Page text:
How does Cold Water Immersion improve recovery?
Despite there being an abundance of research on CWI, the primary mechanisms for its ability to improve recovery are still not fully understood. However, the following theories have been suggested:
- Vasoconstriction (blood vessel constriction).
- Analgesic (pain relieving) effect of the cold water.
- Reducing inflammatory pathways.
- Placebo effect.
- Hydrostatic pressure.
One theory suggests that the immersion into cold water causes vasoconstriction, leading to lower localised blood flow (5). It is thought that the cold temperature activates the thermal nerve cells (nociceptors), leading to a change in sympathetic nerve activity and is therefore responsible for this reduced blood flow. The temperature-induced reduction in blood flow around the damaged tissues, caused by strenuous exercise, reduces oedemas and inflammatory activity (6, 7).
Analgesic effects of the cold water
The second theory postulates that the reduced perception of pain is due to the analgesic effect of the cold water. Whereby the immersion into cold water leads to a decreased nerve conduction speeds and excitability (8), thus reducing nociceptor communication with the sympathetic nervous system (9, 10, 11). Ultimately, this would lead to a reduction in the perception of pain.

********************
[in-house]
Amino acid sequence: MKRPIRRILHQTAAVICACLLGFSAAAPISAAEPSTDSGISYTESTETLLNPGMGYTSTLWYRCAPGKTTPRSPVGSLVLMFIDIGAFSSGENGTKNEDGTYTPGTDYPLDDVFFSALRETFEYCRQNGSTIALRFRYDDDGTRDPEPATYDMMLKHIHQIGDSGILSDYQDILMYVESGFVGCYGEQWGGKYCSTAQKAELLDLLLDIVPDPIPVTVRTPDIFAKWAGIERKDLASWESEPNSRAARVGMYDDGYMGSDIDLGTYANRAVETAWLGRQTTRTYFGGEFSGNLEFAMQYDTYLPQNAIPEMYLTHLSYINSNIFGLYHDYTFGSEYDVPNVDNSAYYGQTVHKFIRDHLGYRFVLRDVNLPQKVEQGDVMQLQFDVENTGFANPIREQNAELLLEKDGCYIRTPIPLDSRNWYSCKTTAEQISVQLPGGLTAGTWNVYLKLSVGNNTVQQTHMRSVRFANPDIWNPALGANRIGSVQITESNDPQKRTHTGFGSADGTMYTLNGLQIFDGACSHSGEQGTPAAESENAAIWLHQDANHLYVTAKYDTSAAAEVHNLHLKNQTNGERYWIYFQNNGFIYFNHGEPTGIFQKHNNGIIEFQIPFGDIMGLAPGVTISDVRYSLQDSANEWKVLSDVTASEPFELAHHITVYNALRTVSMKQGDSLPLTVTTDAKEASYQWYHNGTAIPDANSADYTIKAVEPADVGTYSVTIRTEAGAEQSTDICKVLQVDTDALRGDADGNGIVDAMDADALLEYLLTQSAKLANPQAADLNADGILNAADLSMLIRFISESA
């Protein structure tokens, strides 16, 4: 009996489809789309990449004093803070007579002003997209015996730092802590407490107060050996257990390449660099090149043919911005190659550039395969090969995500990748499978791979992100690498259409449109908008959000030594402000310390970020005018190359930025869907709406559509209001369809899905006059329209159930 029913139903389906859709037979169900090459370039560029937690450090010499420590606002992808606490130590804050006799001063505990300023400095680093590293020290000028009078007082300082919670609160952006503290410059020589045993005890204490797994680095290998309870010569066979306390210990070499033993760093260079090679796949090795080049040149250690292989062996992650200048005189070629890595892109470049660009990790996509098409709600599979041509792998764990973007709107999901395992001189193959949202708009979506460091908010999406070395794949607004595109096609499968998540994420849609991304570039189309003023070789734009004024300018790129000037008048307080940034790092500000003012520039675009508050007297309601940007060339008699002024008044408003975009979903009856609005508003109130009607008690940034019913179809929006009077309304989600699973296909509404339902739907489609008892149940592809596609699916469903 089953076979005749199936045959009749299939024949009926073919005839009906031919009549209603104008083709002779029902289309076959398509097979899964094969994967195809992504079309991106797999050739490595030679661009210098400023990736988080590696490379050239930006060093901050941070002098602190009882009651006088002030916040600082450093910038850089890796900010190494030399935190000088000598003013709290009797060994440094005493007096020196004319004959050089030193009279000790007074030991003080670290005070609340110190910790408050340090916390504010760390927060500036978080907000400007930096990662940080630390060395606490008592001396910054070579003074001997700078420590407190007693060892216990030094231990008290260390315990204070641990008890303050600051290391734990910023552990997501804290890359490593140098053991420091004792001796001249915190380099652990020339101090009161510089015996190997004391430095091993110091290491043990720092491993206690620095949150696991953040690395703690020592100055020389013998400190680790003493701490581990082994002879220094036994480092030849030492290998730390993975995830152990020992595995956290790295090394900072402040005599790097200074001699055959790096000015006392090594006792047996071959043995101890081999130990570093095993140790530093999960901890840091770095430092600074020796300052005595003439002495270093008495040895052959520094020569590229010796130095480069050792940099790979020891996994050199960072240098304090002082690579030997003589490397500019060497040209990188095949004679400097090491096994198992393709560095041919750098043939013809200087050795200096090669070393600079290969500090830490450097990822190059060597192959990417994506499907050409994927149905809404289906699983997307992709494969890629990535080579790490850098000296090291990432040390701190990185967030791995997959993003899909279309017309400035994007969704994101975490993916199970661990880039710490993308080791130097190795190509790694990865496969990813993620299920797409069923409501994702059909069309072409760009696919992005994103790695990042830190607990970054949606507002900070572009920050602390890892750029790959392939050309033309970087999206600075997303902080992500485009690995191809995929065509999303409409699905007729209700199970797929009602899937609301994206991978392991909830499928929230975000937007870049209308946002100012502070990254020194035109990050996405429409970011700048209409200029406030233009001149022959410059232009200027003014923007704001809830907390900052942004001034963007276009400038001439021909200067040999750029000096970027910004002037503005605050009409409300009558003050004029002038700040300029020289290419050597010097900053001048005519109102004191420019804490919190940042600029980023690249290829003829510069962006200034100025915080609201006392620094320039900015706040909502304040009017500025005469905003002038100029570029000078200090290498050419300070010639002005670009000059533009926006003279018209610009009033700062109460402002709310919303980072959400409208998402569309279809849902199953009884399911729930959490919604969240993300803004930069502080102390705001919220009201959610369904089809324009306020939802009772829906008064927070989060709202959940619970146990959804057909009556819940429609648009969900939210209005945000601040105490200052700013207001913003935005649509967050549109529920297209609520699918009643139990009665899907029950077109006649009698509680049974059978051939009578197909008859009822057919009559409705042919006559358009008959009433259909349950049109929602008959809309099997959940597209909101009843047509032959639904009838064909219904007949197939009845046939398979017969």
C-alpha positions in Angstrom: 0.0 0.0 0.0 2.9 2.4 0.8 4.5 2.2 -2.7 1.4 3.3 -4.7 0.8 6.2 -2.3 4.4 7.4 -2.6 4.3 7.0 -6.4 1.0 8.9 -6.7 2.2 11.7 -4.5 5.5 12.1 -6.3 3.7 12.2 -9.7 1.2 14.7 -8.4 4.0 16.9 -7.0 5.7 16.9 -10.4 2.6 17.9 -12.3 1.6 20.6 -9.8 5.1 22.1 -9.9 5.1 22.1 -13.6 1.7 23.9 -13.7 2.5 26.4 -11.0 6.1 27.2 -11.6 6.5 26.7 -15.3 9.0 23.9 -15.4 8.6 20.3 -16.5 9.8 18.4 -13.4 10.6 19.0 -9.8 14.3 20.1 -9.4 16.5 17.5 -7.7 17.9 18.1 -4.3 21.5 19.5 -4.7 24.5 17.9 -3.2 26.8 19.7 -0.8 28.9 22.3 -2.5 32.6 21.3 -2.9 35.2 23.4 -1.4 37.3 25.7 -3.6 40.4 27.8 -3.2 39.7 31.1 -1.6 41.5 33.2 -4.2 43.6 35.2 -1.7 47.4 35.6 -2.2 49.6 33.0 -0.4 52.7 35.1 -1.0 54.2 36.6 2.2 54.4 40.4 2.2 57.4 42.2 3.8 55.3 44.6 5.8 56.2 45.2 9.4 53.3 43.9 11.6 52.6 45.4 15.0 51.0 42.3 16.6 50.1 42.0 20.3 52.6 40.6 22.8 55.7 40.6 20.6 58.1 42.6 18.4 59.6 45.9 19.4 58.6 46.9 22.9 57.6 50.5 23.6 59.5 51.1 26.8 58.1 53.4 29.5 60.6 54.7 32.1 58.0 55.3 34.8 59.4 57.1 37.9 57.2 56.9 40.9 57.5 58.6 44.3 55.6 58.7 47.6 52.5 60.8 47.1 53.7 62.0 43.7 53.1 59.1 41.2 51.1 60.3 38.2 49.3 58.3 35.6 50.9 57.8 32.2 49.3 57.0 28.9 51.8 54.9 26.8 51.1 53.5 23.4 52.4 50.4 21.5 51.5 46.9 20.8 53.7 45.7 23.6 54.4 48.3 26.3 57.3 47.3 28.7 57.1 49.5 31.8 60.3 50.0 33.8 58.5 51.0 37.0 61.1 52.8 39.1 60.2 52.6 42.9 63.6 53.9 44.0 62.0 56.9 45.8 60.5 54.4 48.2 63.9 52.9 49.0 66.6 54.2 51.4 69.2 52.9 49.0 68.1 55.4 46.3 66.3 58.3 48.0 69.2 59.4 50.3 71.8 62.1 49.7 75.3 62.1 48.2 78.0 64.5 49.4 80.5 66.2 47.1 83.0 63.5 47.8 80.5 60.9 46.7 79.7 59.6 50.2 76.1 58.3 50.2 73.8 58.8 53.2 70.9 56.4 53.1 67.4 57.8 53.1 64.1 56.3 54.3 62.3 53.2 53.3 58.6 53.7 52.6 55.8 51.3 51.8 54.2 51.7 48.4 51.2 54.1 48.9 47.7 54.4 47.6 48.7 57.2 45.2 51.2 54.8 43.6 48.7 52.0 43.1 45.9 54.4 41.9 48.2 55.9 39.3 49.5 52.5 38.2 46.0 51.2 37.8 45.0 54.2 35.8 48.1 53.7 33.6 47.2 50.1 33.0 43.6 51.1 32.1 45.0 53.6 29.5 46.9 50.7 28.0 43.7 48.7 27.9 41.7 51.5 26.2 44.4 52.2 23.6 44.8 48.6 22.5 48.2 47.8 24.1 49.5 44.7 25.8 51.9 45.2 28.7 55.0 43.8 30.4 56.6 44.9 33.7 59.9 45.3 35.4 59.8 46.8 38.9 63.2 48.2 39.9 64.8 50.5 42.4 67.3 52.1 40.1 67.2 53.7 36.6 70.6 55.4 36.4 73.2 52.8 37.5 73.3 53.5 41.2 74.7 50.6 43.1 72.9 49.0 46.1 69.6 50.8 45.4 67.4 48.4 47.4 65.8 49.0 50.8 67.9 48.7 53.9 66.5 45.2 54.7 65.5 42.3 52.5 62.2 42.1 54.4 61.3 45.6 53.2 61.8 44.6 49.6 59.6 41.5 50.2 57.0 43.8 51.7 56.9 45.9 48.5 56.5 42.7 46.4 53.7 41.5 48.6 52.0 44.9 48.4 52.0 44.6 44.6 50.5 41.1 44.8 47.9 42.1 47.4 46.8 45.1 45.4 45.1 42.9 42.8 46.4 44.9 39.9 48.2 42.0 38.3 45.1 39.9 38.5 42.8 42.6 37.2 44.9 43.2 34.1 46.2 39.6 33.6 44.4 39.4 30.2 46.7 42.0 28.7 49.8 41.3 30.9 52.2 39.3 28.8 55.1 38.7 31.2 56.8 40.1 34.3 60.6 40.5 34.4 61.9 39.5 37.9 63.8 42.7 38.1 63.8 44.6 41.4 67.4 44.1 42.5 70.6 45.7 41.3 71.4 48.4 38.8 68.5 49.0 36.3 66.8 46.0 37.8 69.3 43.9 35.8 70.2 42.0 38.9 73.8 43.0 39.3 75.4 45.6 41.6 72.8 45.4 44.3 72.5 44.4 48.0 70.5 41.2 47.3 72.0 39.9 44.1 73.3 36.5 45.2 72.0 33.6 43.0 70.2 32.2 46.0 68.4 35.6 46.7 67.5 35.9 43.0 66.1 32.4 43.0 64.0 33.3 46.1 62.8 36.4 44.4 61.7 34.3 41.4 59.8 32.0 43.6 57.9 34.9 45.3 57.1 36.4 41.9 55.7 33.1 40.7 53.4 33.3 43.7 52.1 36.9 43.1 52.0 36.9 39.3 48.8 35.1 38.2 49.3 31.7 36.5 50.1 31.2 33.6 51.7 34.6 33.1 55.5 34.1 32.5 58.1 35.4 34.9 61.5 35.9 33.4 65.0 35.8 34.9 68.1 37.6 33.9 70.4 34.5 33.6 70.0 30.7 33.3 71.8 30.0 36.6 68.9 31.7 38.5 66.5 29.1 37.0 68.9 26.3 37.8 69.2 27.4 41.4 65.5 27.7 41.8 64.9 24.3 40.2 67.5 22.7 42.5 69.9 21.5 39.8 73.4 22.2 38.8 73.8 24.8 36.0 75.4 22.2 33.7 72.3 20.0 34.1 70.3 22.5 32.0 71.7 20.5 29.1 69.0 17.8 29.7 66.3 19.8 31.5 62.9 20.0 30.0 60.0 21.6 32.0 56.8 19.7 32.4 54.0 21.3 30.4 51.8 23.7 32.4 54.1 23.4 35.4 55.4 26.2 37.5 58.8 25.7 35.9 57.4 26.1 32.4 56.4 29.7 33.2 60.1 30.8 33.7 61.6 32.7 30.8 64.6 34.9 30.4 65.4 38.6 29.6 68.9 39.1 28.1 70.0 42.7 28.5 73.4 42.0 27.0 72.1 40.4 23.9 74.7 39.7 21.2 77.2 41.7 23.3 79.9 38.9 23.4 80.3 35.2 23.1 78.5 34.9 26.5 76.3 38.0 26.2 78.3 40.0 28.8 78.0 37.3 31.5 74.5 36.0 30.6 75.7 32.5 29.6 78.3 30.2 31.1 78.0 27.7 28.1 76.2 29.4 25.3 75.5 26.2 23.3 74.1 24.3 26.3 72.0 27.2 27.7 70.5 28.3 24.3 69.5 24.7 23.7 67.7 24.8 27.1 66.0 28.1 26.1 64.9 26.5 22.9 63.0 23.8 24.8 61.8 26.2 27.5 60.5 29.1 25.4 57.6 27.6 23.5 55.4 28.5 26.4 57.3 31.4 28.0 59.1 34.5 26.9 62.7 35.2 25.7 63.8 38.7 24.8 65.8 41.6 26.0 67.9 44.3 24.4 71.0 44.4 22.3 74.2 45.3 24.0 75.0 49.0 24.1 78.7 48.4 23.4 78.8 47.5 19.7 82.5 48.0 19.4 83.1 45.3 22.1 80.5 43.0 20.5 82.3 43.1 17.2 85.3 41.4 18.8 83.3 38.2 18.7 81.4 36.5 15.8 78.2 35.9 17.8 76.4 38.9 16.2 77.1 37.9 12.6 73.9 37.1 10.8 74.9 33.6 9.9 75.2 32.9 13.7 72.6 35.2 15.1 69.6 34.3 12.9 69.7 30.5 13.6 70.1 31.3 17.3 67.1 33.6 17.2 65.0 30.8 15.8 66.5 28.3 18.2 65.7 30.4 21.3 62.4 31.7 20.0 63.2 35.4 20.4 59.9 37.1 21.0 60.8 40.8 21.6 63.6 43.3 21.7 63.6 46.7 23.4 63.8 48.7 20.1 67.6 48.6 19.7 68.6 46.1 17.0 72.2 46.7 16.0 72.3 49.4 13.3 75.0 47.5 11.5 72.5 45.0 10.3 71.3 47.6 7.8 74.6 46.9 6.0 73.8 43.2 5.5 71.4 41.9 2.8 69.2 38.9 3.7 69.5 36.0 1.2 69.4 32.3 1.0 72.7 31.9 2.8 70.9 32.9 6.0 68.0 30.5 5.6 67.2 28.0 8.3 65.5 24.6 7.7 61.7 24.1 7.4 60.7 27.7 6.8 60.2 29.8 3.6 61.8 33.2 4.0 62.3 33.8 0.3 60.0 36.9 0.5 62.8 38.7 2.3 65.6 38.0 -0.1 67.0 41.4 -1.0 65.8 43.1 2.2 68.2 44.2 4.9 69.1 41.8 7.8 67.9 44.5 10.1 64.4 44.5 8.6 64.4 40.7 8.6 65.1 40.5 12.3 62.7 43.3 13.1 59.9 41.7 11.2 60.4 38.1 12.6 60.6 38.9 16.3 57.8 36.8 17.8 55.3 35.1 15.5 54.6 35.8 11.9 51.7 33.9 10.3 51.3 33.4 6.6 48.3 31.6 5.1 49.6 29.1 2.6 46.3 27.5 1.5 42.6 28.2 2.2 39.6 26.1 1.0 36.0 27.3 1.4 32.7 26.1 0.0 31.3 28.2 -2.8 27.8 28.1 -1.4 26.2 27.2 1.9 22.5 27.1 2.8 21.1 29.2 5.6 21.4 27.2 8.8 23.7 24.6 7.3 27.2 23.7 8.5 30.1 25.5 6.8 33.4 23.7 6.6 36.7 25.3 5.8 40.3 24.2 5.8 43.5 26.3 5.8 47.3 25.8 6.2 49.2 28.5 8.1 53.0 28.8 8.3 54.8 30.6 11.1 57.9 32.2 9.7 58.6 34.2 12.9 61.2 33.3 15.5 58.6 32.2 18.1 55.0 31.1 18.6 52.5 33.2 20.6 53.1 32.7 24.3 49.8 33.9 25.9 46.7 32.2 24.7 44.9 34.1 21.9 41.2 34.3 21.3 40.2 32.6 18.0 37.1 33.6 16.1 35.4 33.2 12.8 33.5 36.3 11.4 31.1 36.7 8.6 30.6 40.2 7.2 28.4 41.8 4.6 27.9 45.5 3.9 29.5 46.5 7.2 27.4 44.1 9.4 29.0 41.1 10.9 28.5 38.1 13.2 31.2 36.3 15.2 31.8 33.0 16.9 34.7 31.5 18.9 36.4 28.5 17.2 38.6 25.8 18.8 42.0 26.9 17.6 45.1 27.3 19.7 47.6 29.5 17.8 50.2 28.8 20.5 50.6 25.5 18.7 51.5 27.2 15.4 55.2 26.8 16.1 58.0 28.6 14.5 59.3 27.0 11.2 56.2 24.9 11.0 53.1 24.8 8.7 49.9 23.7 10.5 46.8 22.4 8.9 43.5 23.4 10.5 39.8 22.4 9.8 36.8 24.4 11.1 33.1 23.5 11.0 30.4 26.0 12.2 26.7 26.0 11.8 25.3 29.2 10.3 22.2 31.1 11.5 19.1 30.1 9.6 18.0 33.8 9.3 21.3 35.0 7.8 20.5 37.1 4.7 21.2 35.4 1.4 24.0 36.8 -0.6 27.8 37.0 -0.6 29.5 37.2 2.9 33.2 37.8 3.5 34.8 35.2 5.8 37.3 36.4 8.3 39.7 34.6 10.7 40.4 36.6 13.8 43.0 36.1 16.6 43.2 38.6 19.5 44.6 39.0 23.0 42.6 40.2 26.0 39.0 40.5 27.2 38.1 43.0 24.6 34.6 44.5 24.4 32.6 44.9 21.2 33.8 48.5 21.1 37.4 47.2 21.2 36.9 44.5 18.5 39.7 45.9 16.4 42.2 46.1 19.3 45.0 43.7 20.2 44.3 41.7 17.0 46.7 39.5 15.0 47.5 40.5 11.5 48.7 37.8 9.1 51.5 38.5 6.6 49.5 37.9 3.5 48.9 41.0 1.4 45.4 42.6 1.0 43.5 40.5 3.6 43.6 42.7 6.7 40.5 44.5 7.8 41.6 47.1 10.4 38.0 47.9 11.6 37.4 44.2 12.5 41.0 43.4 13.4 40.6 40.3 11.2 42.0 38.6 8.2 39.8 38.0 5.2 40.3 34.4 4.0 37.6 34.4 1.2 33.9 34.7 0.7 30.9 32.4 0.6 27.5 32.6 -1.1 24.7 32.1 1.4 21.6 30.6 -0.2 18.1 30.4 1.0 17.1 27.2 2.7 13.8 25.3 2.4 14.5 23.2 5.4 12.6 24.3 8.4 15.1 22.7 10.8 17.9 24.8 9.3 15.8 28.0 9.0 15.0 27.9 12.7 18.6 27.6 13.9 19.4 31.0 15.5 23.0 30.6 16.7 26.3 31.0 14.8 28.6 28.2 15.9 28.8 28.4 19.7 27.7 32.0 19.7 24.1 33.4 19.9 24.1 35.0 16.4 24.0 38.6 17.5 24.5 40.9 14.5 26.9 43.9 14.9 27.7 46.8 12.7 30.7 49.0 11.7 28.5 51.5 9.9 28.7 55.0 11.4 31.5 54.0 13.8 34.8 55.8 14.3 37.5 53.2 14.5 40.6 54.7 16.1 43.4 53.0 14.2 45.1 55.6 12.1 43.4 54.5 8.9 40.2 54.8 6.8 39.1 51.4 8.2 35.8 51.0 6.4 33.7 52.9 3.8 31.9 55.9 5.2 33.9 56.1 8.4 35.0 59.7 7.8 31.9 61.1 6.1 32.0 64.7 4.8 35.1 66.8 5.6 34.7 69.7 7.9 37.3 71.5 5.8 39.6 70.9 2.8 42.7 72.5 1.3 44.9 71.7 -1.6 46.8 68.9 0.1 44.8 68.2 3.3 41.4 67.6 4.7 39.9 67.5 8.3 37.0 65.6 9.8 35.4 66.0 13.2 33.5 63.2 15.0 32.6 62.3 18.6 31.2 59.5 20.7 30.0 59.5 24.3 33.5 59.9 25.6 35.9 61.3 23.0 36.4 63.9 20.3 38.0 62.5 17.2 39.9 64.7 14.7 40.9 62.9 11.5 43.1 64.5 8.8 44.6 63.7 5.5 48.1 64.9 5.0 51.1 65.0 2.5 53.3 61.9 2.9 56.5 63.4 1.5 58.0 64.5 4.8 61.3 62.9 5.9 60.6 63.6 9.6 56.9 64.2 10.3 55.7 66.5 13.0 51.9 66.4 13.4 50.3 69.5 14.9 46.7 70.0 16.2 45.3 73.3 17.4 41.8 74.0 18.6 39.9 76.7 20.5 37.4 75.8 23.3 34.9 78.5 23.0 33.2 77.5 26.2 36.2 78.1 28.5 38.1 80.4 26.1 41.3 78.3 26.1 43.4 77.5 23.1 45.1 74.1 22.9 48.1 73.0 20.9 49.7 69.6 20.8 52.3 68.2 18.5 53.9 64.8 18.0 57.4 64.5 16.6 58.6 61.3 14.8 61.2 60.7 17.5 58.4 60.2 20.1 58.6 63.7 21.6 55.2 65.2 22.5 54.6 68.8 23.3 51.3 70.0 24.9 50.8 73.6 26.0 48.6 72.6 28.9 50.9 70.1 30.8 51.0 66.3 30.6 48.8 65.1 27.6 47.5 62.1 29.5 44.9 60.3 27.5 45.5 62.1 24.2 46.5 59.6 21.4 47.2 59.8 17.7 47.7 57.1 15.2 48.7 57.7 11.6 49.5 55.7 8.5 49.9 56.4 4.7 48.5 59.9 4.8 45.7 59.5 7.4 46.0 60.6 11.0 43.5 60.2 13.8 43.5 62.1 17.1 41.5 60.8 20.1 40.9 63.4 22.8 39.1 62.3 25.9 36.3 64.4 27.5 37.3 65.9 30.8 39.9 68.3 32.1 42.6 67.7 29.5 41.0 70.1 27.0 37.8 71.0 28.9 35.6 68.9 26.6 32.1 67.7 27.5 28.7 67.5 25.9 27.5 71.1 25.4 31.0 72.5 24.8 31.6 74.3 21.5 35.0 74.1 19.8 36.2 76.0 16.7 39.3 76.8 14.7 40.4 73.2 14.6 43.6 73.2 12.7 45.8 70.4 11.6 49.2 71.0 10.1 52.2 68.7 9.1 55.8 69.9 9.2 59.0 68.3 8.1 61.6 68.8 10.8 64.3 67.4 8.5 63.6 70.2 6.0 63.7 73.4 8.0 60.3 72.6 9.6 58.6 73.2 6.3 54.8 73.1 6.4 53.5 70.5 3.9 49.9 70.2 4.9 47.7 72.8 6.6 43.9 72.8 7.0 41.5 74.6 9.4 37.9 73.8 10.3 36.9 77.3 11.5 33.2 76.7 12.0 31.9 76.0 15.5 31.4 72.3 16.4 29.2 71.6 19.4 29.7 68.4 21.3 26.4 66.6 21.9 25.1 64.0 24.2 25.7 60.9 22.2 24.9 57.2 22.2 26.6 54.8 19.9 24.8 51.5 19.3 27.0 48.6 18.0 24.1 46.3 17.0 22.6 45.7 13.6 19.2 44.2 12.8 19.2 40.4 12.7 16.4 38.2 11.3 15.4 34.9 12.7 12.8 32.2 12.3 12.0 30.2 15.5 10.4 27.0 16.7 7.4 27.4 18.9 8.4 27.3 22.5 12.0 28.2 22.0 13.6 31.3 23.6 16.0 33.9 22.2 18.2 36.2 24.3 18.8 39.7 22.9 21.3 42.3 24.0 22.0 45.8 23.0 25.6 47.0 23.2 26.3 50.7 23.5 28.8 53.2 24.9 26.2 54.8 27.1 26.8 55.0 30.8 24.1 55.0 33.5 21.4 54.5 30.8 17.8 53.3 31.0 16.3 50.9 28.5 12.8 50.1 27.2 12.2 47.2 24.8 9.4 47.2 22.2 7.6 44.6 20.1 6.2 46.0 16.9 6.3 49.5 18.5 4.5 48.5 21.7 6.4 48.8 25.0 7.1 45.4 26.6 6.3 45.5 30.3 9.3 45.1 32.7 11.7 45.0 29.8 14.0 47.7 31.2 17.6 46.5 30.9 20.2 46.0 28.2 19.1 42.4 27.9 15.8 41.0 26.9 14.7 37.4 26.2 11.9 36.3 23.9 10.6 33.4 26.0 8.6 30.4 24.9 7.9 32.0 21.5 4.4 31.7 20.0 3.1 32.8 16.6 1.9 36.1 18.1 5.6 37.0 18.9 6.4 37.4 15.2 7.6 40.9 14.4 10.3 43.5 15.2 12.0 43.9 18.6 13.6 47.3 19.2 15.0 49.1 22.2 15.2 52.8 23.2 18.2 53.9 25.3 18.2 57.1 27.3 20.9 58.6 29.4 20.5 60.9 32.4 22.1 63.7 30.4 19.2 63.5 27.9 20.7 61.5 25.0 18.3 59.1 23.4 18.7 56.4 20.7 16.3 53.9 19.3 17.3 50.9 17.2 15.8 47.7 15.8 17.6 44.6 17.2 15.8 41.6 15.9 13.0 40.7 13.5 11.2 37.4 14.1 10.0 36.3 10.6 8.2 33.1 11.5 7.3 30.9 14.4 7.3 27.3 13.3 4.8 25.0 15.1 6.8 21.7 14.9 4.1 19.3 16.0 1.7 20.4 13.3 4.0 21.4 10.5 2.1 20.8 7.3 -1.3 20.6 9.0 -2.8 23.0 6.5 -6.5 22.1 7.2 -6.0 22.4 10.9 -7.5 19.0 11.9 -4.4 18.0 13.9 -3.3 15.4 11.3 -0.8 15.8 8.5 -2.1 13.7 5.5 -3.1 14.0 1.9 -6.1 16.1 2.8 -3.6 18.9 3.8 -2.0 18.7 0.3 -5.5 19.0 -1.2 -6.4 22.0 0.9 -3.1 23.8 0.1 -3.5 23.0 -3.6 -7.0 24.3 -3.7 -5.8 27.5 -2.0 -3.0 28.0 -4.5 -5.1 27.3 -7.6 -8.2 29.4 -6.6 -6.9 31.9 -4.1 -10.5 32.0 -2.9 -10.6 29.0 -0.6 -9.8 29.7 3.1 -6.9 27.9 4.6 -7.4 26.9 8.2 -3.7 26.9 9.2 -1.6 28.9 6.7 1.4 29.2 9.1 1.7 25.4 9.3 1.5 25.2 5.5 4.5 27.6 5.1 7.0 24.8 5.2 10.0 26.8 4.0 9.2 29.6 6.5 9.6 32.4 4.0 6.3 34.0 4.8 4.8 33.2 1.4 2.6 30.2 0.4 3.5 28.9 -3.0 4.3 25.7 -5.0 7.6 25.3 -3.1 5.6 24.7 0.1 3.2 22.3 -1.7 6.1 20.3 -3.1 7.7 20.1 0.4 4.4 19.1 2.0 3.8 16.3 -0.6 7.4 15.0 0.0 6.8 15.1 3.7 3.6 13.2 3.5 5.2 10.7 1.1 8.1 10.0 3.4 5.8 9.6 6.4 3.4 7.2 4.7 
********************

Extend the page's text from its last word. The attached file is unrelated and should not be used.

Reducing inflammatory pathways
Others have suggested that the decrease in the perception of pain is related to reduced inflammatory pathways – namely: reduced nociceptor sensitisation (12), reduced exercise-induced oedema (13), and reduced white blood cell access (2, 14). This theory is, therefore, a combination of effects, and is often referred to in the research as the primary physiological reason for improved recovery.
Another theory suggests that the effectiveness of CWI on the reduction of post-exercise pain and fatigue is primarily down to psychological perception (i.e. a placebo effect). This suggests that individual simply feels more ‘awake’ during and/or after the immersion into the cold water, causing a decrease in their sensitivity to pain (2, 15). This theory is supported by a recent and extensive review conducted by Hohenauer et al. (3), who reported that CWI reduces the athlete’s perception of DOMS and RPE.
Another theory lies with the effects of hydrostatic pressure on the body during immersion into water. When an individual is immersed into water they are subject to the effects of hydrostatic pressure. For every 1-metre of immersion, the pressure gradient rises by 74mm Hg (mm Hg = millimetres of mercury) – this is almost equal to typical diastolic blood pressure (80mm Hg) (9). As the pressure gradient increases with depth (i.e. the deeper you go, the more pressure imposed), this hydrostatic pressure causes an inward and upward squeezing action on the body. It is this mechanism that causes the effects of buoyancy. The buoyancy reduces the gravitational load on the body, meaning objects such as the human body weigh less when in water. Figure 1 demonstrates the reduction in body weight at various water immersion depths.